5 Years After 'The Wire,' Nothing Has Changed For Baltimore's Poorest Neighborhoods [PHOTOS]

Kids roam the streets of one of Baltimore's poverty stricken areas

The popular HBO series The Wire introduced us to the grim reality of drugs, gangs, and life in poverty in Baltimore, Maryland.

It was filmed in and around the city from 2002 to 2008, using its urban grit as a natural backdrop, and it featured local residents as extras and even in small supporting roles.

Five years after the show wrapped, it seems that nothing has changed for Baltimore’s poverty-stricken neighborhoods, dark streets and boarded houses.

AP photographer Patrick Semansky captured that state of the city’s poorest areas in a photo essay this month.

Baltimore has lost nearly a third of its population since its peak of about 950,000 residents in the 1950s.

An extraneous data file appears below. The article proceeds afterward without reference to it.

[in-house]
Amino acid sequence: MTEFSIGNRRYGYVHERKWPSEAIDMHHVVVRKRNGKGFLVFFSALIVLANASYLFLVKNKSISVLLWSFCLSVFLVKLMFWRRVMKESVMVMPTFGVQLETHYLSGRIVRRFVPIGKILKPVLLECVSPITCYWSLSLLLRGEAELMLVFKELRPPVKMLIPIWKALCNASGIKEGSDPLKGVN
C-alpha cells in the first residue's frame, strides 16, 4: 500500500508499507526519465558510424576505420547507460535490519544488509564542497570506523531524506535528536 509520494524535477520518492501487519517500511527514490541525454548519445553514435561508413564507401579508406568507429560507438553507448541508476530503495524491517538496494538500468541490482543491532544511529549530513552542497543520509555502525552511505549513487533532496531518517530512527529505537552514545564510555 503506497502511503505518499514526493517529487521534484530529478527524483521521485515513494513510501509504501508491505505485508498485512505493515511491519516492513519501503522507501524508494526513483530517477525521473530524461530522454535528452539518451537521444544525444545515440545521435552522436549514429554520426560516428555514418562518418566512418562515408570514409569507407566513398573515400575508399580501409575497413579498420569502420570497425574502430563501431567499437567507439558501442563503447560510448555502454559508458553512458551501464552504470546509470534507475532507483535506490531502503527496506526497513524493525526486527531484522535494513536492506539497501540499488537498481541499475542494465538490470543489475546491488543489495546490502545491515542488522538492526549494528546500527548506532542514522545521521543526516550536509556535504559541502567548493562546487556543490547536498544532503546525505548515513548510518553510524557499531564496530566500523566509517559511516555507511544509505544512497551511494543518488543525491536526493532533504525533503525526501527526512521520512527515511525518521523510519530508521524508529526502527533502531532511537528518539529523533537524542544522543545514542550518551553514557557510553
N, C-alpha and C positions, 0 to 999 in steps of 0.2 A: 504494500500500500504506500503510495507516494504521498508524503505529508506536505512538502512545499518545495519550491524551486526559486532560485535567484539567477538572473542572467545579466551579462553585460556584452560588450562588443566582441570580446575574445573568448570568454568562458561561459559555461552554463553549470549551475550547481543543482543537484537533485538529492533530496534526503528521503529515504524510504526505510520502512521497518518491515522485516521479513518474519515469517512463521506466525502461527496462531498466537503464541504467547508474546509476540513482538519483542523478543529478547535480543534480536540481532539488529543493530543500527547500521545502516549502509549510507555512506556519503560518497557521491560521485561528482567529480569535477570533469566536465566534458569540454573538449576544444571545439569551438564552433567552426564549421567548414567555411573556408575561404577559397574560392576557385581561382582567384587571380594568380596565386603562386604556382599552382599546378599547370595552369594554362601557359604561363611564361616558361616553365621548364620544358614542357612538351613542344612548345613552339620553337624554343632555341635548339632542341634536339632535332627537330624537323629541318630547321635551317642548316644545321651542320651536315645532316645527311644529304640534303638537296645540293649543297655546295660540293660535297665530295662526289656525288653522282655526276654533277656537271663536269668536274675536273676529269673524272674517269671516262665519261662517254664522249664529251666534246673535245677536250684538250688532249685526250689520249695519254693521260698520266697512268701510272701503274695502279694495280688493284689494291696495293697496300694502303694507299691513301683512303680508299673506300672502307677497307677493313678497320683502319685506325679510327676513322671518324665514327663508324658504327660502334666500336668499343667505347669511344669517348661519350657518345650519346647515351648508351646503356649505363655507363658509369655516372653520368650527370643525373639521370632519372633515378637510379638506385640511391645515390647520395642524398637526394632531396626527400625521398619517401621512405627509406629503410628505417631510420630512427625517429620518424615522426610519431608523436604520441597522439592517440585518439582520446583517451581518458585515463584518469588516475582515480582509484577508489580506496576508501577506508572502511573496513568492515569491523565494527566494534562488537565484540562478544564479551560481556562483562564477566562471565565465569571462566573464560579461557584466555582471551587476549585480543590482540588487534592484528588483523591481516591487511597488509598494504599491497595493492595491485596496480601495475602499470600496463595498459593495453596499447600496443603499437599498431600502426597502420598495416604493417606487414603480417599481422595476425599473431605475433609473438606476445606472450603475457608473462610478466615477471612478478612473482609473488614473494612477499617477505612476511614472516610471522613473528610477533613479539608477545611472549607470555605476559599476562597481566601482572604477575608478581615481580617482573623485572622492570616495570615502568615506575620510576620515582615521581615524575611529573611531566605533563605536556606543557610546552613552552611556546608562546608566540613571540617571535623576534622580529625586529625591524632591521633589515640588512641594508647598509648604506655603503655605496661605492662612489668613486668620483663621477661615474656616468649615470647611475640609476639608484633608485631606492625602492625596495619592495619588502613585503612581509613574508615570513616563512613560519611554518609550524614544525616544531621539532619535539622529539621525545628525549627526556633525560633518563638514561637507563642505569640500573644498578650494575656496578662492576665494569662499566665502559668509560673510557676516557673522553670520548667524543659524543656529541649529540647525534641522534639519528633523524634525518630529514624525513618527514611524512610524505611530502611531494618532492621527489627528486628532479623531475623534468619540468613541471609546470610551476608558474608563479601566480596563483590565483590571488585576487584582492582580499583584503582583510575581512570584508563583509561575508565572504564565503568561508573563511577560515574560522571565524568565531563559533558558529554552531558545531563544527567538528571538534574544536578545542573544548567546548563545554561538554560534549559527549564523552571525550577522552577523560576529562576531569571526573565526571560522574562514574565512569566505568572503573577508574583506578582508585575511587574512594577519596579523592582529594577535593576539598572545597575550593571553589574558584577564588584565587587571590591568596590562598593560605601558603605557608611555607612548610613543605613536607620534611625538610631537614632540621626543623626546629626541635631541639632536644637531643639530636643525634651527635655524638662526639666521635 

In this April 8, 2013 picture, two young men walk through a neighbourhood of vacant row houses in Baltimore. Baltimore has lost nearly a third of its population since it peaked in the 1950s, and today an estimated 16,000 buildings are vacant or abandoned. (AP Photo/Patrick Semansky)

More than 4,000 people are homeless. Some choose shelters, other become squatters on abandoned properties. In the picture below, two homeless men eat ice cream cones across the street from a block of vacant row houses.

In this Tuesday, April 9, 2013 photo, two homeless men who gave their names as Earl, right, and Angelo, eat ice cream cones across the street from a block of vacant row houses in Baltimore. A biennial census of Baltimore's homeless population that is mandated by the U.S. Department of Housing and Urban Development counted more than 4,000 homeless people in 2011. Some choose to seek shelter in the city's estimated 16,000 buildings that are vacant or abandoned. (AP Photo/Patrick Semansky)

A homeless man displays a pin that holds his jaw together, which he said he received after being beaten and robbed while sleeping in a vacant row house, seen behind him, in Baltimore.